ICNet Systems is one of a select few vendors working with the Centers for Disease Control and Prevention (CDC) to demonstrate its Antimicrobial Use & Resistance Module (AUR). So far, three ICNet client hospitals have successfully submitted data. As a result of this work, the CDC’s National Healthcare Safety Network (NHSN) recently opened a nationwide, voluntary program for hospitals to report antibiotic use data, detect patterns of drug resistance and facilitate antibiotic stewardship.
Over the past year, ICNet has worked with the NHSN to report data from Passavant Hospital in Jacksonville, Ill.; Midland Memorial Hospital in Midland, Texas; and Enloe Medical Center in Chico, Calif. Another client, Carle Foundation Hospital in Urbana, Ill., will be reporting data soon. As of December 2013, a total of 31 hospitals and health systems nationwide had reported at least a month’s worth of data electronically to NHSN.
With the growing resistance to antibiotics exacerbated by antibiotic overuse and misuse, more infections and pathogens have become resistant to multiple types or entire classes of antibiotics. Many experts in the infectious disease field now fear the prospect of a post-antibiotic era when care for vulnerable cancer, dialysis and surgery patients may be imperiled, and a child’s simple scratch could prove fatal.
The NHSN, which also collects data on the rates of healthcare-associated infections
(HAIs), stressed that a main goal of the AUR program was to promote the development of antimicrobial stewardship programs. These programs conserve antibiotics through more appropriate use and seek to interrupt transmission of resistant pathogens. Studies have shown that feedback from reliable reports of antimicrobial use and resistance help clinicians facilitate optimal antibiotic therapies, which not only prevent patient harm but also can save well over $1 million per year in antibiotic expense at a typical hospital, a recent study at the University of Maryland Medical Center found.
The NHSN module is unique in the sense that it is populated entirely from electronic reporting. ICNet was chosen to take part based on its experience in the field as the leading global vendor of automated infection control and antimicrobial stewardship software applications. ICNet is able to import data in a wide range of formats from any existing hospital system or EMR vendor, including lab, pharmacy, radiology and surgery systems. One of the core goals in the test phase of the NHSN project has been to define industry-standard data exchange and messaging specifications for all vendors to use to report antimicrobial data. All data used in the project were submitted from electronic medication administration records and/or bar-coded medication records.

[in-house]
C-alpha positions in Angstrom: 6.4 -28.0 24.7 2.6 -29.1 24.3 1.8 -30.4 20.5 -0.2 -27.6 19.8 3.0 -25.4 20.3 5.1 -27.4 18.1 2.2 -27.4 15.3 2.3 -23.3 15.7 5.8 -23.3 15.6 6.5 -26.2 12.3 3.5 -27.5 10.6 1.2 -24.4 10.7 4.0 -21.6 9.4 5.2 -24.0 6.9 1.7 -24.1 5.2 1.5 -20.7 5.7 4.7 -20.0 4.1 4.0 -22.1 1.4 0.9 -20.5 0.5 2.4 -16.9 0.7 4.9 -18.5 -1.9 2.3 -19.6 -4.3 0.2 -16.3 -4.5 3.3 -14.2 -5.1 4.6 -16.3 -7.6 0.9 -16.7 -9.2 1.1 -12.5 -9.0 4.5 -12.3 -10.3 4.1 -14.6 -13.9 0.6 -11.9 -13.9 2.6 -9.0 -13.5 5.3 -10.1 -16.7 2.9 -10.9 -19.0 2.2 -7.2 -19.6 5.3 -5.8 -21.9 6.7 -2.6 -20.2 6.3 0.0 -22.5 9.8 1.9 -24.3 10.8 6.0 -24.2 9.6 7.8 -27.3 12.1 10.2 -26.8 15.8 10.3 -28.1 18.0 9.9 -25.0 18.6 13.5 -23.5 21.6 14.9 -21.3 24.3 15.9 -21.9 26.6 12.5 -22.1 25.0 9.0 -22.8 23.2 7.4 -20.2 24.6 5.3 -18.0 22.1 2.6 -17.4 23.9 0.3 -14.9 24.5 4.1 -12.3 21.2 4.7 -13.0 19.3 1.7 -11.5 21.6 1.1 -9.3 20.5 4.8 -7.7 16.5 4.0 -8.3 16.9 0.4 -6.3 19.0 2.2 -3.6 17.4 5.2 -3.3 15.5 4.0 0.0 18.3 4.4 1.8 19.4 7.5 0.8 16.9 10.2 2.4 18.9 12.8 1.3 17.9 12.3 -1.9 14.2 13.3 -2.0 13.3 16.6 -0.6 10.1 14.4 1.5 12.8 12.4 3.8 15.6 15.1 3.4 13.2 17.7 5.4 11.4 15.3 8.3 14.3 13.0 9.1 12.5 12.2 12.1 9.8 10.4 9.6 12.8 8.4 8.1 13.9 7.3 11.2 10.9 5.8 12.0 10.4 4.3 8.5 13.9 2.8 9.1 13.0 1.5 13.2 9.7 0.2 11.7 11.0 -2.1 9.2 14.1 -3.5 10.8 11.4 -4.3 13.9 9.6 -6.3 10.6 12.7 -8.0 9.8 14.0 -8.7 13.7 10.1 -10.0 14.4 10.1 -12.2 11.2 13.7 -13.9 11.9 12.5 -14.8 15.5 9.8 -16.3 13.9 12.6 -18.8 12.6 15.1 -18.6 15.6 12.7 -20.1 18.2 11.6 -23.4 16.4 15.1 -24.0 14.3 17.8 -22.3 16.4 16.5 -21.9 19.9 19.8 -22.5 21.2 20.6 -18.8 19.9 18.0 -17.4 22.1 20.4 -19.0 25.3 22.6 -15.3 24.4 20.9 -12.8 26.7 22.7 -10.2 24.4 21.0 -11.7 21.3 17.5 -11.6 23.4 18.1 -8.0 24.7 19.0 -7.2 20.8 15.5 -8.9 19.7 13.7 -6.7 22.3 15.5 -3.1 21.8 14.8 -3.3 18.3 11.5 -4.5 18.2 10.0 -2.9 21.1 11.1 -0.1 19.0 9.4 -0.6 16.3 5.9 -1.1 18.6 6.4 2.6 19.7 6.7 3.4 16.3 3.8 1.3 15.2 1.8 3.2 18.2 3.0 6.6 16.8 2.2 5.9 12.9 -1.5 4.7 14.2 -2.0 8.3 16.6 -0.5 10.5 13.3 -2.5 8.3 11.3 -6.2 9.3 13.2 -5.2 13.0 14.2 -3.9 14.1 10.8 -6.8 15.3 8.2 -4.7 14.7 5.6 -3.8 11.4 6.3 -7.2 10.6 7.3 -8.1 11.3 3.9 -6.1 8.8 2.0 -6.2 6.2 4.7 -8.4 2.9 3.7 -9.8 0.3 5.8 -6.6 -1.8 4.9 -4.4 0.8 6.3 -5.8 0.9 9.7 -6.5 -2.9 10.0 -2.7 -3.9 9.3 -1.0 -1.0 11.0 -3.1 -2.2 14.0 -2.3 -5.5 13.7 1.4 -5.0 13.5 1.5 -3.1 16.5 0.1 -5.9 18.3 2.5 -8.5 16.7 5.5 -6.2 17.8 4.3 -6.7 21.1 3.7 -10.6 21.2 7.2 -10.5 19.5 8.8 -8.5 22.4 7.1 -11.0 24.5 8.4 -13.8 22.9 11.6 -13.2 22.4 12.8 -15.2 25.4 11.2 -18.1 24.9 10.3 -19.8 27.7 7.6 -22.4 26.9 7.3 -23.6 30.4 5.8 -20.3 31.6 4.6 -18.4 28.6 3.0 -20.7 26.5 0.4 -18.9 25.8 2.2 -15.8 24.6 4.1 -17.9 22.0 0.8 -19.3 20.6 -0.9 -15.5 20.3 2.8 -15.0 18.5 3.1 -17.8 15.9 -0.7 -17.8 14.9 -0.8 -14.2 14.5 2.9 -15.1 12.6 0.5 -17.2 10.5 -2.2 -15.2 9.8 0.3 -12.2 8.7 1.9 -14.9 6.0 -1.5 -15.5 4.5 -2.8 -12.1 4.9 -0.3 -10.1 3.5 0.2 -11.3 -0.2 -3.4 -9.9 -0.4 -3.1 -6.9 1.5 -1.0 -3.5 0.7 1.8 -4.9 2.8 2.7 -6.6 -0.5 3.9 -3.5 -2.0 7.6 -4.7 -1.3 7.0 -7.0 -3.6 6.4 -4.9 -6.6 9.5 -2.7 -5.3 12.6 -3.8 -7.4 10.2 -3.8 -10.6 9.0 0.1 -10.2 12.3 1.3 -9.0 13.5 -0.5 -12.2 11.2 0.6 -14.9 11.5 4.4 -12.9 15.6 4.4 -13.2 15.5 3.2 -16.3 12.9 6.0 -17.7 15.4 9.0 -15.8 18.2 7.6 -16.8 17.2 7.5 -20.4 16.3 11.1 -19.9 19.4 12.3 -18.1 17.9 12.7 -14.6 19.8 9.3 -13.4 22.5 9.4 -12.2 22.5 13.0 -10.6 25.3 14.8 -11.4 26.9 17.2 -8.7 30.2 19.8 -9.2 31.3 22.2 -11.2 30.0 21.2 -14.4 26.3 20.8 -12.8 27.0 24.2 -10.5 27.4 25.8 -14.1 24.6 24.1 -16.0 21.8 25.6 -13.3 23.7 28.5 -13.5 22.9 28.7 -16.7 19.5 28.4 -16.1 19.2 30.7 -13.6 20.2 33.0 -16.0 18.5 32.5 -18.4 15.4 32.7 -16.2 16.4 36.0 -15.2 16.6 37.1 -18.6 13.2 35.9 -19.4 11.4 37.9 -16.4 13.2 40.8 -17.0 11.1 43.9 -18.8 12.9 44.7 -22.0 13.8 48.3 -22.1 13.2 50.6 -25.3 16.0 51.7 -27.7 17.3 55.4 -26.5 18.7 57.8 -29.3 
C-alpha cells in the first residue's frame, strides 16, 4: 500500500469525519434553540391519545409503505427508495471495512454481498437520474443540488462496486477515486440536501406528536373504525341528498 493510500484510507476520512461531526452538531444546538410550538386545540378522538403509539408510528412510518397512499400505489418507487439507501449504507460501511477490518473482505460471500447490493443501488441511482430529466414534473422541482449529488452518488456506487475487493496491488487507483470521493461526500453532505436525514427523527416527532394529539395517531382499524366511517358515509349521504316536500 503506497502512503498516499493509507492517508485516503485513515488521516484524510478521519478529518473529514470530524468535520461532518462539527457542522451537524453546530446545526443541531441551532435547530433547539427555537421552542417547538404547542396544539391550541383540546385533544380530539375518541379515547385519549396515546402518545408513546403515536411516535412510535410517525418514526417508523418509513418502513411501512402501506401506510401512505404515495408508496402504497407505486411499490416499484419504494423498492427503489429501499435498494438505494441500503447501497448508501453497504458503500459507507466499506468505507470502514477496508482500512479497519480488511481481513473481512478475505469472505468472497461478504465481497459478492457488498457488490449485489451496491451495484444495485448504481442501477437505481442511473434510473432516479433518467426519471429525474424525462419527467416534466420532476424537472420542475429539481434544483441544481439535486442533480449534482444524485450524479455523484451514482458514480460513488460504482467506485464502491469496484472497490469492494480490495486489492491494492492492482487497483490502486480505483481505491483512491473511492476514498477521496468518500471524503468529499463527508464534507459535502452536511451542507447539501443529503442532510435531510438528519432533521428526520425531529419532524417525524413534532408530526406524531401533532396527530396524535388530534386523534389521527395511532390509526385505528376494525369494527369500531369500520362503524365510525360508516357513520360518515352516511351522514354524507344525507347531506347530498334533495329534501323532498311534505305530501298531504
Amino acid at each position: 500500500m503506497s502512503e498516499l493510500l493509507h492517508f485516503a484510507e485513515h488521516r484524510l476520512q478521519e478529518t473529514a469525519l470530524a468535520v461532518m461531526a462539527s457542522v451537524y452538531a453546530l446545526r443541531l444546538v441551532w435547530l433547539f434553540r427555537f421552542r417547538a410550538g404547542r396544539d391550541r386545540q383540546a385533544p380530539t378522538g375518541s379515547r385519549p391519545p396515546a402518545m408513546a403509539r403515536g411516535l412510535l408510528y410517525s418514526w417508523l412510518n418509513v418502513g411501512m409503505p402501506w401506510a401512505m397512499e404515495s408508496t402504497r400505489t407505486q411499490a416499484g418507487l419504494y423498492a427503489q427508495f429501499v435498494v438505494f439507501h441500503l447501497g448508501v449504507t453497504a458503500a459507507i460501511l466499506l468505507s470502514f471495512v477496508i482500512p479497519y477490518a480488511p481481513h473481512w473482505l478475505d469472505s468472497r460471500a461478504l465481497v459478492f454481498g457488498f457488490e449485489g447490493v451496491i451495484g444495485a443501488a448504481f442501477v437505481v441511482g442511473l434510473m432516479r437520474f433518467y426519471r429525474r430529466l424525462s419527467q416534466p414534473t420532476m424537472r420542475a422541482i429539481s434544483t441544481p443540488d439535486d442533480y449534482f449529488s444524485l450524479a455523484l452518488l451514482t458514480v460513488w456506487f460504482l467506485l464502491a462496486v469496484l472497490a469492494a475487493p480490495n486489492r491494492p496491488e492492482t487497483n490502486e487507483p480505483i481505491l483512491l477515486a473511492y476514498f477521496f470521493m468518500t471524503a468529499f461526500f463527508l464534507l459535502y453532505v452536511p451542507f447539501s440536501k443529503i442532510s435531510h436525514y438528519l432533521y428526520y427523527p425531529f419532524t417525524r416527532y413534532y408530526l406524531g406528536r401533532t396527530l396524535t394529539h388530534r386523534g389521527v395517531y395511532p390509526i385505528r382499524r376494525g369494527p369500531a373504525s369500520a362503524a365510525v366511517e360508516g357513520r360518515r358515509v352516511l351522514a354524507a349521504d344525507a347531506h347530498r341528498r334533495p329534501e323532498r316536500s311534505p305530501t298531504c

“We are proud to participate in this program with the CDC; managing this precious resource of antibiotics is imperative nationally as well as globally,” says Adam Boris, ICNet’s North American CEO. “Multiple-drug resistant organisms, also known as ‘superbugs,’ have developed resistance to most available antibiotics, largely through the misuse of antibiotic therapies. Our ABX Alert™ solution for comprehensive pharmacy surveillance has already helped our clients begin to address this issue, but we need regional and national benchmarks on antibiotic use and resistance if clinicians are going to make real progress to better manage the drugs they have available.”
ABX Alert is a real-time clinical decision support application that interfaces with existing hospital information systems to ensure appropriate prescribing of antibiotics. ABX Alert detects and prevents adverse drug events for all classes of drugs, as well as provides accurate and detailed reports on a wide range of quality-of-care metrics, including auditing of doctors’ adherence to prescribing protocols and the efficacy of interventions on patient outcomes.
The CDC’s preliminary analysis of non-risk-adjusted data from the project revealed huge variations in antibiotic use. For example, on surgical ICUs, the rate of use of vancomycin – a powerful antibiotic often used when other drugs fail – ranged from 39.4 per 1,000 patient days to 223 per 1,000 patient days.
For all antibiotics used facility-wide, rates per 1,000 patient days range from about 100 to 830, the CDC found.
A final report on the test phase of the program is still being developed. The CDC will use its Vital Signs monthly report in March to detail results and issue a call to action for
national reporting of data by all hospitals and better stewardship of first- and second-line antibiotics.